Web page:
How the Game Evolved
The Sassanid Empire at Persia reached great heights near the end of fifth century AD during the reign of Sassanid King Noshirvan. There were a lot of cultural ties between India and Persia during this period. Under the patronage of King Noshirvan, Persia and India exchanged many scientists and other scholars.
The game of Shatranj (Chaturanga in India) was introduced in Persia from India during this period. The game quickly spread all over the Middle East and then to Europe after Persia was conquered by the Arabs. The original game of Chaturanga was played on 64 squares (astapada) with a king piece and pieces of four other types. Each type represented the corps of the ancient Indian army. There is an elephant, a horse, a chariot or ship and footmen.
There is a story that King Noshirvan of Persia was curious having heard of the Indian game, and had given the task of finding out the rules of the Chaturanga game from the Indians to his most trusted servant Bozorjmehr. Bozorjmehr took the task very seriously, and sent a team of scholars to understand the rules of Chaturanga. However, he understood that the game is required to have a Persian flavor to gain the King’s patronage. So he changed the game, and made few of his own rules as well, and made the Shatranj game.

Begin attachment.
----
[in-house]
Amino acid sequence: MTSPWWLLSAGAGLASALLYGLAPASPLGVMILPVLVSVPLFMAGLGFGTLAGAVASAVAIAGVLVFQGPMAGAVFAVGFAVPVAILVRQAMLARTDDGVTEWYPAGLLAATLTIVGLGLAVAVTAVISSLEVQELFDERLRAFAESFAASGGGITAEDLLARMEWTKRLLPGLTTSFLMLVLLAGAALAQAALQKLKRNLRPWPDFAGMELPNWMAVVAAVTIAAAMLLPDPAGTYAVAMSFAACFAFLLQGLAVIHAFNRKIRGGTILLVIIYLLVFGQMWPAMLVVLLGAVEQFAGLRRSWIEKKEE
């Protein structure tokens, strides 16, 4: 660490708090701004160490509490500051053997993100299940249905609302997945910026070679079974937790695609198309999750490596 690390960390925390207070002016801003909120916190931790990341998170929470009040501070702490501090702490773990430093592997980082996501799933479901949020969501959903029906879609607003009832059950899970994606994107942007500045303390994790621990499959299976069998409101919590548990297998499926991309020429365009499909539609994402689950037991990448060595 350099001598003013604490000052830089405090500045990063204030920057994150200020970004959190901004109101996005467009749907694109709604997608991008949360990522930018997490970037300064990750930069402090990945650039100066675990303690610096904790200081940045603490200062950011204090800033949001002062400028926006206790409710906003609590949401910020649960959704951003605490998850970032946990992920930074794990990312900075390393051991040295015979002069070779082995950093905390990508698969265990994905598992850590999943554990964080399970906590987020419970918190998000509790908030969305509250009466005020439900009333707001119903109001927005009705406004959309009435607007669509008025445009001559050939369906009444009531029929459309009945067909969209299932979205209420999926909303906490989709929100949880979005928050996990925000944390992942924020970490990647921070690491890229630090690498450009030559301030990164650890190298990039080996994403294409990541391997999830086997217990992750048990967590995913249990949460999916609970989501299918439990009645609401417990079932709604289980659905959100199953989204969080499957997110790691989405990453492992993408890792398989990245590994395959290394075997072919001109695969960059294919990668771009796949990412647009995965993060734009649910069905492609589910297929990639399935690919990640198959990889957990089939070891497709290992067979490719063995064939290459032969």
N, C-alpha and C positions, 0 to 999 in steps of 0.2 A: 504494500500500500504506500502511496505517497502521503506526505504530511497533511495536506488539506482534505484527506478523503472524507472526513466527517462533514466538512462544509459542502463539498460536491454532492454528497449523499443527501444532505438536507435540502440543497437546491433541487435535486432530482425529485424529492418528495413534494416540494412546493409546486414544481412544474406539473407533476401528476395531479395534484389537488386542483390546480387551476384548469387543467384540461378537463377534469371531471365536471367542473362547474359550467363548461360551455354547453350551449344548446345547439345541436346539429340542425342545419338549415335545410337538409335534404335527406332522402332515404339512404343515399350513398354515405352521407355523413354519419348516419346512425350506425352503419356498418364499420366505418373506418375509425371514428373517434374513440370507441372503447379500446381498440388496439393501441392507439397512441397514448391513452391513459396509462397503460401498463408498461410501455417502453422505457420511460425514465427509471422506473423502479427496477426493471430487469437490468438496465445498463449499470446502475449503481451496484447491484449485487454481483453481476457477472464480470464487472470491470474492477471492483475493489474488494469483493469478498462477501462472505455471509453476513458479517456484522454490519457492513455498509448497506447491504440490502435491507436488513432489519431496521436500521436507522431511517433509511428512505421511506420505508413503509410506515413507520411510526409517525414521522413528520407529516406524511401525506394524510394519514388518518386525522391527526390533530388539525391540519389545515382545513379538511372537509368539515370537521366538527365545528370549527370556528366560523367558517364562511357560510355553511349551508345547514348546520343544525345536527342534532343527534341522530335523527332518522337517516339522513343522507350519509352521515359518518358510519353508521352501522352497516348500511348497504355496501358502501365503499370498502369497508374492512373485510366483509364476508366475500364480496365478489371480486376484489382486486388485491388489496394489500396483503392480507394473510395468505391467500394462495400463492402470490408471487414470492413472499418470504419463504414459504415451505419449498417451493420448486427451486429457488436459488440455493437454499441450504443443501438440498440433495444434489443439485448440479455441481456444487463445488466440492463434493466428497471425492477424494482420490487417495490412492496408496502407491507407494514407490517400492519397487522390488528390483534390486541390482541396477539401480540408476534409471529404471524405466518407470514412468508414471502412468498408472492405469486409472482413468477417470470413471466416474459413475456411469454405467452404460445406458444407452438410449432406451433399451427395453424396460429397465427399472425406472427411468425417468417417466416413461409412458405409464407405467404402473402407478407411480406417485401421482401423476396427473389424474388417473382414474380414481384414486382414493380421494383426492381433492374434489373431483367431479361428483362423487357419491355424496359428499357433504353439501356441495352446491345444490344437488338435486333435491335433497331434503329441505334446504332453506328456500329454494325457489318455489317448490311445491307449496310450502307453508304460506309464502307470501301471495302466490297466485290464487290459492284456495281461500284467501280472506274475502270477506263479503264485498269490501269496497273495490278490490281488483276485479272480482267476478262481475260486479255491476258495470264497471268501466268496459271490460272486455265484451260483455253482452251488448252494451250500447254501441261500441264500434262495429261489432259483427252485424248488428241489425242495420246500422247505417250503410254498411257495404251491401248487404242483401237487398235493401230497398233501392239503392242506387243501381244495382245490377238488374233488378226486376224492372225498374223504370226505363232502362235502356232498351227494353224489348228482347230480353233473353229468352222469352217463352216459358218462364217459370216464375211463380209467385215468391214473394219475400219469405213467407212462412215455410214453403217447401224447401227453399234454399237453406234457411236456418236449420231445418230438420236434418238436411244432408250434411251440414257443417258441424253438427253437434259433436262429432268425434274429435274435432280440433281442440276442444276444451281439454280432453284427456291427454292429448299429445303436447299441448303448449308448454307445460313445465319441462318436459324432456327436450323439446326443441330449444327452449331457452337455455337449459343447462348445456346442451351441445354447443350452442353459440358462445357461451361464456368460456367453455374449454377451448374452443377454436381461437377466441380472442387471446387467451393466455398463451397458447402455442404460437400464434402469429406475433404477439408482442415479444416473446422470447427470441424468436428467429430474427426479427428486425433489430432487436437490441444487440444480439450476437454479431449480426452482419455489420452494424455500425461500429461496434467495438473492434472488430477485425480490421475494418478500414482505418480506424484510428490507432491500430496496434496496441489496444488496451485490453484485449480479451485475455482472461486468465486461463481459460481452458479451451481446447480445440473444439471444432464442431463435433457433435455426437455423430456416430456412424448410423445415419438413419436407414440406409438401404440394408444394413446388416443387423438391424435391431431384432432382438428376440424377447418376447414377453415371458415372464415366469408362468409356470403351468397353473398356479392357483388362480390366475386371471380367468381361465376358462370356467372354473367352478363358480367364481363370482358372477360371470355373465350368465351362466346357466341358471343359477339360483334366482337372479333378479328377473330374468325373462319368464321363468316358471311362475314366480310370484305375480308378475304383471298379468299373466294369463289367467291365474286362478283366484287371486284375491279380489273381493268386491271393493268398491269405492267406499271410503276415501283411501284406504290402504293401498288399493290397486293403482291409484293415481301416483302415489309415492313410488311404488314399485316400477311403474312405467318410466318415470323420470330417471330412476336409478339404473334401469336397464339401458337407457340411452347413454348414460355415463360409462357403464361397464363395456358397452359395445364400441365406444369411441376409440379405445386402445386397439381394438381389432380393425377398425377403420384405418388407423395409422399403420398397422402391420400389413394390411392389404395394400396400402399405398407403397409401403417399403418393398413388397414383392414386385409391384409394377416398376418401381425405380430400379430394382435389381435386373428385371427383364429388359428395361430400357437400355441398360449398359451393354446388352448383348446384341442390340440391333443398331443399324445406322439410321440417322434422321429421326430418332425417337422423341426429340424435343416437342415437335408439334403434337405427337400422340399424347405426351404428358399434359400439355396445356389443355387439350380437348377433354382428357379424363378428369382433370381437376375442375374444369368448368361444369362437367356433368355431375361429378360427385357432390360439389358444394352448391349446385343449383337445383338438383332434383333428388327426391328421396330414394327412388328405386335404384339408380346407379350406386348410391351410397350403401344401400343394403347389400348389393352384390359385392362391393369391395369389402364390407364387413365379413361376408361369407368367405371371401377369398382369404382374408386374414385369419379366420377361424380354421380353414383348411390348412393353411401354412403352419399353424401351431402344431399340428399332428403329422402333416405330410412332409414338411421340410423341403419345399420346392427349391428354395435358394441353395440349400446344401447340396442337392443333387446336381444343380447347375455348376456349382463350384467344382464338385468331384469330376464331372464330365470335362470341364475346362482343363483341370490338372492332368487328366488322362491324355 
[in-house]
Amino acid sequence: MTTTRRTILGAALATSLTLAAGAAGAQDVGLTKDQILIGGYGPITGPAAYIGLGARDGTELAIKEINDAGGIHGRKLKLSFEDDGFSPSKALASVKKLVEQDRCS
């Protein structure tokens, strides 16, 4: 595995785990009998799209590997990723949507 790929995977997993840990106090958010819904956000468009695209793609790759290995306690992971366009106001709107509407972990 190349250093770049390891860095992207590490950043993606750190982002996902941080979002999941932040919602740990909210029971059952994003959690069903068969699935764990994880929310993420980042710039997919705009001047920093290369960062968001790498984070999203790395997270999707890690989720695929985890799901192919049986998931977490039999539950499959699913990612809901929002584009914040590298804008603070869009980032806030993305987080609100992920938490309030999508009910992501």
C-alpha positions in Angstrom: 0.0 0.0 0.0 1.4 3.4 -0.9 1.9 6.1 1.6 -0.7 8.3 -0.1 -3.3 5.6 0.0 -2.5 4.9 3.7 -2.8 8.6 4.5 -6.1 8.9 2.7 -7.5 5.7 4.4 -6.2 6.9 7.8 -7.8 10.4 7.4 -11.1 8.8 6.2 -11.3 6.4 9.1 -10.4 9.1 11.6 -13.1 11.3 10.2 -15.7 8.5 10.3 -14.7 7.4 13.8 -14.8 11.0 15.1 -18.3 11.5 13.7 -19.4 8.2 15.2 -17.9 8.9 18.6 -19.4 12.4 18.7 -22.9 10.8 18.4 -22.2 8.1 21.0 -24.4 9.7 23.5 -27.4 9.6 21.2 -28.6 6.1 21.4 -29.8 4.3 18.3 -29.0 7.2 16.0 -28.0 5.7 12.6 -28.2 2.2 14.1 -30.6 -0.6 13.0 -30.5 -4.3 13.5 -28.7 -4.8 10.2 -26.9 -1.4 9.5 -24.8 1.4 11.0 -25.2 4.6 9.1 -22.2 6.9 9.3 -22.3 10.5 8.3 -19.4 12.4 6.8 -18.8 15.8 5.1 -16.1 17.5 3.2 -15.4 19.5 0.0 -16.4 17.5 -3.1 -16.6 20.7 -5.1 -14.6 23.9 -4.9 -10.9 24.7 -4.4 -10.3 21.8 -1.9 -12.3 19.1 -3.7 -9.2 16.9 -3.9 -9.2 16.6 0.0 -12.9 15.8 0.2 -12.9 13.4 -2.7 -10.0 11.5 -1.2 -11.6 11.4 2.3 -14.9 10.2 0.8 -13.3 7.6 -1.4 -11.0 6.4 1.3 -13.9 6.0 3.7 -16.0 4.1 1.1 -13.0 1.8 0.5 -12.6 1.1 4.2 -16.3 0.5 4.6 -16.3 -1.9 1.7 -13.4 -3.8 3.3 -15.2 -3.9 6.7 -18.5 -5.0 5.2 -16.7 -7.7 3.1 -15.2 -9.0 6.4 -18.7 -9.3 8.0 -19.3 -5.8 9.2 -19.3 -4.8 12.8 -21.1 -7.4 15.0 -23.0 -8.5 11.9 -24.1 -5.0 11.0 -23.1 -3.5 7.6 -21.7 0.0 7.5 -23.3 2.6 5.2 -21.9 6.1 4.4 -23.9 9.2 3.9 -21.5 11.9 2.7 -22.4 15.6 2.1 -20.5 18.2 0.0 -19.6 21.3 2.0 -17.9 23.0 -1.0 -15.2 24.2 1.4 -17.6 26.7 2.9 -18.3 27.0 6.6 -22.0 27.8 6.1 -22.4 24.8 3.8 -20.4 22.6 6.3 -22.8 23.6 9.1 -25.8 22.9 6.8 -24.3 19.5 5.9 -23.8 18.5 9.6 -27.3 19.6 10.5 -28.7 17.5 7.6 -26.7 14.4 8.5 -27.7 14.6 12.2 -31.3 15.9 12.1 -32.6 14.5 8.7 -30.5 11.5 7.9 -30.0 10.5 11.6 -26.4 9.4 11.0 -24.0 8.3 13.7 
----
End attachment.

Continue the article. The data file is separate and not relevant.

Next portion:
Backed by the Persian military power, the Shatranj game with the rule changes by Bozorjmehr became widespread. Slowly the game spread to Europe, and another strong power in Europe at that period, Spain, did their bit in changing the game once more as well, to a version pretty close to what we see today.
Modern Chess and Shatranj can be played with exactly the same board and pieces, with some difference in rules. Chaturanga and Shatranj remain as the first and the second ancestors of modern Chess.